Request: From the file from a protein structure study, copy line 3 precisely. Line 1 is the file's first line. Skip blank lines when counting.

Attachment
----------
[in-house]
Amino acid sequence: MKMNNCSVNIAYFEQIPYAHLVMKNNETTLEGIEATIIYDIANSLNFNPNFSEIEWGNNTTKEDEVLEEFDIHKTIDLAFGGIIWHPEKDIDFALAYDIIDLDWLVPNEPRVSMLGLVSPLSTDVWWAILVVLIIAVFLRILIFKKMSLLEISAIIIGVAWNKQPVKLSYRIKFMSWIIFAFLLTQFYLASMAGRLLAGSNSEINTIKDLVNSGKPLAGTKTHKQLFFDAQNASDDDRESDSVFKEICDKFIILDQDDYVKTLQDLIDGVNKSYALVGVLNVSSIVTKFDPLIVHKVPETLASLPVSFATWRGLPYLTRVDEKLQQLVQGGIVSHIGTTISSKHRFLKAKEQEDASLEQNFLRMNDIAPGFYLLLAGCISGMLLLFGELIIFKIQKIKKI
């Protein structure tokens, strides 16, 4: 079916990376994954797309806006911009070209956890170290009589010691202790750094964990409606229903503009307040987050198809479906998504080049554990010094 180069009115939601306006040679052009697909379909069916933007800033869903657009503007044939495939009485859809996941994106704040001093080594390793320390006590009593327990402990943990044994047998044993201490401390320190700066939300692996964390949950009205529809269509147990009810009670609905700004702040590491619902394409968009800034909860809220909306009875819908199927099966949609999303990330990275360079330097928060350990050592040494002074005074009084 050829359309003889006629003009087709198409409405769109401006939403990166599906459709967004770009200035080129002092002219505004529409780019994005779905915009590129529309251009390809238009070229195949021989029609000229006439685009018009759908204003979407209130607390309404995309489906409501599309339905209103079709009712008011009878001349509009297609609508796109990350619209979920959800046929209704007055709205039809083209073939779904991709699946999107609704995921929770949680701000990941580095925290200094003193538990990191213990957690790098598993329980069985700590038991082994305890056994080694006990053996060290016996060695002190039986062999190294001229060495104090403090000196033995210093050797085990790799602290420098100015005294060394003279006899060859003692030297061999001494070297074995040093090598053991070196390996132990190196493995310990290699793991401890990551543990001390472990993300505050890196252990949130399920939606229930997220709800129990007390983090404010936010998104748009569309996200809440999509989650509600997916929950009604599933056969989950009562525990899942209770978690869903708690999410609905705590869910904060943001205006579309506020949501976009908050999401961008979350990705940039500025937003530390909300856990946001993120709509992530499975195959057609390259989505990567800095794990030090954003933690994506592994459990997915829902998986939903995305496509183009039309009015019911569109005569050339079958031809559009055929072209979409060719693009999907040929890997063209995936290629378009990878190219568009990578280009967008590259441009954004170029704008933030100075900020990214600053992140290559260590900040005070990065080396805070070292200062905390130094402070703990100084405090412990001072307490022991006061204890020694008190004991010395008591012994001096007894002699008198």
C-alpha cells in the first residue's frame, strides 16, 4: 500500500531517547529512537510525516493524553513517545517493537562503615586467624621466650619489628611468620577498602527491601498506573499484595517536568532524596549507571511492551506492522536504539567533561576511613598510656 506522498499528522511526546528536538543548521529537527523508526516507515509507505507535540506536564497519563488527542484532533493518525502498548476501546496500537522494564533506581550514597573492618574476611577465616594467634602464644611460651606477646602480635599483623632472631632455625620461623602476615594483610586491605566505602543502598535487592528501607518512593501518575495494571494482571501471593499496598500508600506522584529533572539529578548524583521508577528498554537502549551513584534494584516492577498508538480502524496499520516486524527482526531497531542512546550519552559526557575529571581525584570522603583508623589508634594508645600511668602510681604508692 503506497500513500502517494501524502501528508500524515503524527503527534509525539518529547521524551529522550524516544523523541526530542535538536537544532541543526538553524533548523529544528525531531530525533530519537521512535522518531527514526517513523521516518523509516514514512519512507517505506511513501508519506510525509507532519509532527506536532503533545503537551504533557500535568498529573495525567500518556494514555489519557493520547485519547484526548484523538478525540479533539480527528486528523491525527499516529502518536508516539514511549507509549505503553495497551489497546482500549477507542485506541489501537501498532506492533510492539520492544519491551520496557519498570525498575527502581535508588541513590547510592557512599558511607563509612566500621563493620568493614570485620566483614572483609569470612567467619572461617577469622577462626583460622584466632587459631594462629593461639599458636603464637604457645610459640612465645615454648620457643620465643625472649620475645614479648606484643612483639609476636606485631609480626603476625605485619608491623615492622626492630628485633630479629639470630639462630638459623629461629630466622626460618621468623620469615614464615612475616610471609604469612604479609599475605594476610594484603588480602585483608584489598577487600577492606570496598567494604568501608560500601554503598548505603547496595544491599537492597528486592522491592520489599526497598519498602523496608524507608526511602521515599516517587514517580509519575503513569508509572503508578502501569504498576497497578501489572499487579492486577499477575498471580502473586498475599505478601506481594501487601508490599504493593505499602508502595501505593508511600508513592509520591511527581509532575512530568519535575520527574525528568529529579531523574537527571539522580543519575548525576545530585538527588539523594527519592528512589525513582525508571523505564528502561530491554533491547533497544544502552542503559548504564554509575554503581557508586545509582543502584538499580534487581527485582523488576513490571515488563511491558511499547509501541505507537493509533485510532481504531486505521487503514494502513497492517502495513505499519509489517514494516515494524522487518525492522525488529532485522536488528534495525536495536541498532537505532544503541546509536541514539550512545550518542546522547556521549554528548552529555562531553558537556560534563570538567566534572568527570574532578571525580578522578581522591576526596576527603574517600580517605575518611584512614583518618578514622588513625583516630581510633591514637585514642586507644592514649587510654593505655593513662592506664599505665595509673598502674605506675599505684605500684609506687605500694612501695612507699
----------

């Protein structure tokens, strides 16, 4: 079916990376994954797309806006911009070209956890170290009589010691202790750094964990409606229903503009307040987050198809479906998504080049554990010094 180069009115939601306006040679052009697909379909069916933007800033869903657009503007044939495939009485859809996941994106704040001093080594390793320390006590009593327990402990943990044994047998044993201490401390320190700066939300692996964390949950009205529809269509147990009810009670609905700004702040590491619902394409968009800034909860809220909306009875819908199927099966949609999303990330990275360079330097928060350990050592040494002074005074009084 050829359309003889006629003009087709198409409405769109401006939403990166599906459709967004770009200035080129002092002219505004529409780019994005779905915009590129529309251009390809238009070229195949021989029609000229006439685009018009759908204003979407209130607390309404995309489906409501599309339905209103079709009712008011009878001349509009297609609508796109990350619209979920959800046929209704007055709205039809083209073939779904991709699946999107609704995921929770949680701000990941580095925290200094003193538990990191213990957690790098598993329980069985700590038991082994305890056994080694006990053996060290016996060695002190039986062999190294001229060495104090403090000196033995210093050797085990790799602290420098100015005294060394003279006899060859003692030297061999001494070297074995040093090598053991070196390996132990190196493995310990290699793991401890990551543990001390472990993300505050890196252990949130399920939606229930997220709800129990007390983090404010936010998104748009569309996200809440999509989650509600997916929950009604599933056969989950009562525990899942209770978690869903708690999410609905705590869910904060943001205006579309506020949501976009908050999401961008979350990705940039500025937003530390909300856990946001993120709509992530499975195959057609390259989505990567800095794990030090954003933690994506592994459990997915829902998986939903995305496509183009039309009015019911569109005569050339079958031809559009055929072209979409060719693009999907040929890997063209995936290629378009990878190219568009990578280009967008590259441009954004170029704008933030100075900020990214600053992140290559260590900040005070990065080396805070070292200062905390130094402070703990100084405090412990001072307490022991006061204890020694008190004991010395008591012994001096007894002699008198």